Each week, Dr Margot Feelbetter poses a dilemma and offers advice for readers to respond to online. This week: A sociological sermon
I don't usually comment on articles in Times Higher Education, but after last week's Blog Confidential, "Things have to change" (a title right out of David Cameron's back pocket), I wanted to say a few things.
First, who is this manager who checks up on who is in or out of the office? Such an approach is indicative of an emerging culture that counts academics' hours at the conveyor belt. These Gradgrindian types want a production line that leads straight into the free market. Yes, we live in a globalised world; yes, we need to think about our place in it. But let's not run like rabbits into the headlights of disaster: the banking crisis has lessons for us here.
I'm not surprised this manager was seen as "too visionary" - ha! I look around at staff who are overworked and stressed out, so where exactly is the indolence he mentions? It sounds like an alternative reality to the one my colleagues and I experience.
At this point, I want to come clean - I'm a sociologist of moderate fame and run a course on globalisation. When I set it up years ago, the formula for success was simple - I needed to cover my own costs plus one-third "on-costs" for administrative support. Until recently, I met all my targets.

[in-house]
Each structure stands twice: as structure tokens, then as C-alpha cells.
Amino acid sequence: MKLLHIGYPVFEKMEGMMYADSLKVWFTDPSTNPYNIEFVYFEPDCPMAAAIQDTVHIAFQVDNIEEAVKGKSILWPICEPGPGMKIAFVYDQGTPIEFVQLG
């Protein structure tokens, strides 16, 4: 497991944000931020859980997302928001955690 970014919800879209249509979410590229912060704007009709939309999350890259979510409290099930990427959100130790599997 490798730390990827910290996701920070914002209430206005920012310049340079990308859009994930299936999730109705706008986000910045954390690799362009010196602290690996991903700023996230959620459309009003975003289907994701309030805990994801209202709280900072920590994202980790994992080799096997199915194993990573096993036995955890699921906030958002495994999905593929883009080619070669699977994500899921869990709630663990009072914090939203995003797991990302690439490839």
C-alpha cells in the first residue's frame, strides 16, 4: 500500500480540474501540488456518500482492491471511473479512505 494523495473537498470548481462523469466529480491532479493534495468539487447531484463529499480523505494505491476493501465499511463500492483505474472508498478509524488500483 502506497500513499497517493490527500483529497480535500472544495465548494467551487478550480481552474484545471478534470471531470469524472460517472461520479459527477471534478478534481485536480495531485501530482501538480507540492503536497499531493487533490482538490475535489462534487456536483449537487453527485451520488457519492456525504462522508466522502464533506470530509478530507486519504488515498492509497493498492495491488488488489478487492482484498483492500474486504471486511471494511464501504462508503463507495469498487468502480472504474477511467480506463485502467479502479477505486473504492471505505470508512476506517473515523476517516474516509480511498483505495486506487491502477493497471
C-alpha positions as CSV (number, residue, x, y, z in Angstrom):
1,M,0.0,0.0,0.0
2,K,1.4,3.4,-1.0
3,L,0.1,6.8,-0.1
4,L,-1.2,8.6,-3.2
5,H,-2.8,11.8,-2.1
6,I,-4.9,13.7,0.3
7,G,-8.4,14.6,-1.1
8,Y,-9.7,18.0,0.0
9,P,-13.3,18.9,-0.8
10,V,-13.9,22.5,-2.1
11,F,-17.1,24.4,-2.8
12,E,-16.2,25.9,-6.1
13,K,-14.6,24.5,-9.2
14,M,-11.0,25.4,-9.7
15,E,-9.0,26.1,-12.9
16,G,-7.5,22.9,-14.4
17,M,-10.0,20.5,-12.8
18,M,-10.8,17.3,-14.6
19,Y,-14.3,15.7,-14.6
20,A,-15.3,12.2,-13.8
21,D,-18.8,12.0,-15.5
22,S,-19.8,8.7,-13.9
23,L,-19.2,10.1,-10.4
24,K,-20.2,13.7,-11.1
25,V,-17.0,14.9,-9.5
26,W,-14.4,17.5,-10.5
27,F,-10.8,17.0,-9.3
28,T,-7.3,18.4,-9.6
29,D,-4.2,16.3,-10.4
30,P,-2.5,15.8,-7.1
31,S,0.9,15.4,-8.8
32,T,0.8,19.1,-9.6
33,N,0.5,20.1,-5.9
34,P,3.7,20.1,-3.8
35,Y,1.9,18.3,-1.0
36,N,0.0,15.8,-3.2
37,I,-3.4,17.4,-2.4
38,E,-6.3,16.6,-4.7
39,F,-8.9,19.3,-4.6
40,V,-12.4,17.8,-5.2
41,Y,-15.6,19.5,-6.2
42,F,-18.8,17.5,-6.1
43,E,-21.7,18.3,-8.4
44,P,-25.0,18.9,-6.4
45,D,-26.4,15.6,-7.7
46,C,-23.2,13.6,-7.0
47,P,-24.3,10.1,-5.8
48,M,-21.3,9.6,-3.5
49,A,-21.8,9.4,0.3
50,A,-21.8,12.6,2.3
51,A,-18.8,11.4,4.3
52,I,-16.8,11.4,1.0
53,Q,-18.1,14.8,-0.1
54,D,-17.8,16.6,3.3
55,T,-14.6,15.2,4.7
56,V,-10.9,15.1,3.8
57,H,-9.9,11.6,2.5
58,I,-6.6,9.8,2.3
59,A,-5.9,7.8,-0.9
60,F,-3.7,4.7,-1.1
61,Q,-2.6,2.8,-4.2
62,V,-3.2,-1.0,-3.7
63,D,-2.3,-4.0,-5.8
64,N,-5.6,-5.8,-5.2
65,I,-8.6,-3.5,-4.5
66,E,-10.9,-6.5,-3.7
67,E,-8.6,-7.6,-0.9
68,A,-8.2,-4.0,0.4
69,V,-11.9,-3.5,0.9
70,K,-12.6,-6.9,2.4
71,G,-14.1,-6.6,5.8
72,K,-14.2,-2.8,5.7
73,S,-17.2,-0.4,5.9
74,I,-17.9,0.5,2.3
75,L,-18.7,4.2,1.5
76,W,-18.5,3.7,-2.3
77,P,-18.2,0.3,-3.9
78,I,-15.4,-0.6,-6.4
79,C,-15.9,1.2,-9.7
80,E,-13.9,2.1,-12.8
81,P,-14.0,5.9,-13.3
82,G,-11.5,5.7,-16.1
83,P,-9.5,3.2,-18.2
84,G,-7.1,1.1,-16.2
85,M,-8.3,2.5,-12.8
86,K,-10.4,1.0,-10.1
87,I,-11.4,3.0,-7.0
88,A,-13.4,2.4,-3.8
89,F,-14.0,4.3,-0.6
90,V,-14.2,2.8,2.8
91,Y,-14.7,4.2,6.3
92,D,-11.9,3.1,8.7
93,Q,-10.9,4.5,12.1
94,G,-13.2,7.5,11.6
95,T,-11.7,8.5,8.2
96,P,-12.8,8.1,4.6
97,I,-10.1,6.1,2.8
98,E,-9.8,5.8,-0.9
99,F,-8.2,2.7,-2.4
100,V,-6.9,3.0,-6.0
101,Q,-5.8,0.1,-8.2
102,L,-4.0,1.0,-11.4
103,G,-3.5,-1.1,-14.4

The course has been very successful. It's been evaluated to death and students have always given it glowing feedback. However, a sparkling new dean was recently appointed to our department, who wants to introduce new assessment criteria.
Student feedback provides only a third of the equation: then there is "added value" (which I am yet to fully comprehend), and the third and most sinister facet - "A proportionate return on investment where business-to-business compliance is part of the conceptual linkage to service proposition development with industry and business."
This third aspect is a subjective and bizarre analysis of where qualifications fit in a market-driven economy, not teaching and learning that is important in its own right.
Times are going to get hard, just wait and see - the sort of manager who wrote in last week's blog will explore what the "market" (students) will take. This will lead to rising tuition fees and higher interest rates on student loans as part of a slide into a free-market abyss where there is little concern for learning. The autonomy of academics will be enveloped by fashionably "accessorised" degrees that compel students to embrace the market. Managers will have cameras positioned in every corridor to count you in and out of your dynamic and enterprising plc.
I think this week's contributor has hit the nail on the head. I too recently experienced a "re-evaluation" of the economic worth of a course I have been running for years. It has fallen victim to "integration" with several other degrees - "blended learning" in 500-seater lecture theatres.
There is a storm coming and we need to prepare. Where is the scrutiny of those managers who want to take over? Let's get the debate started.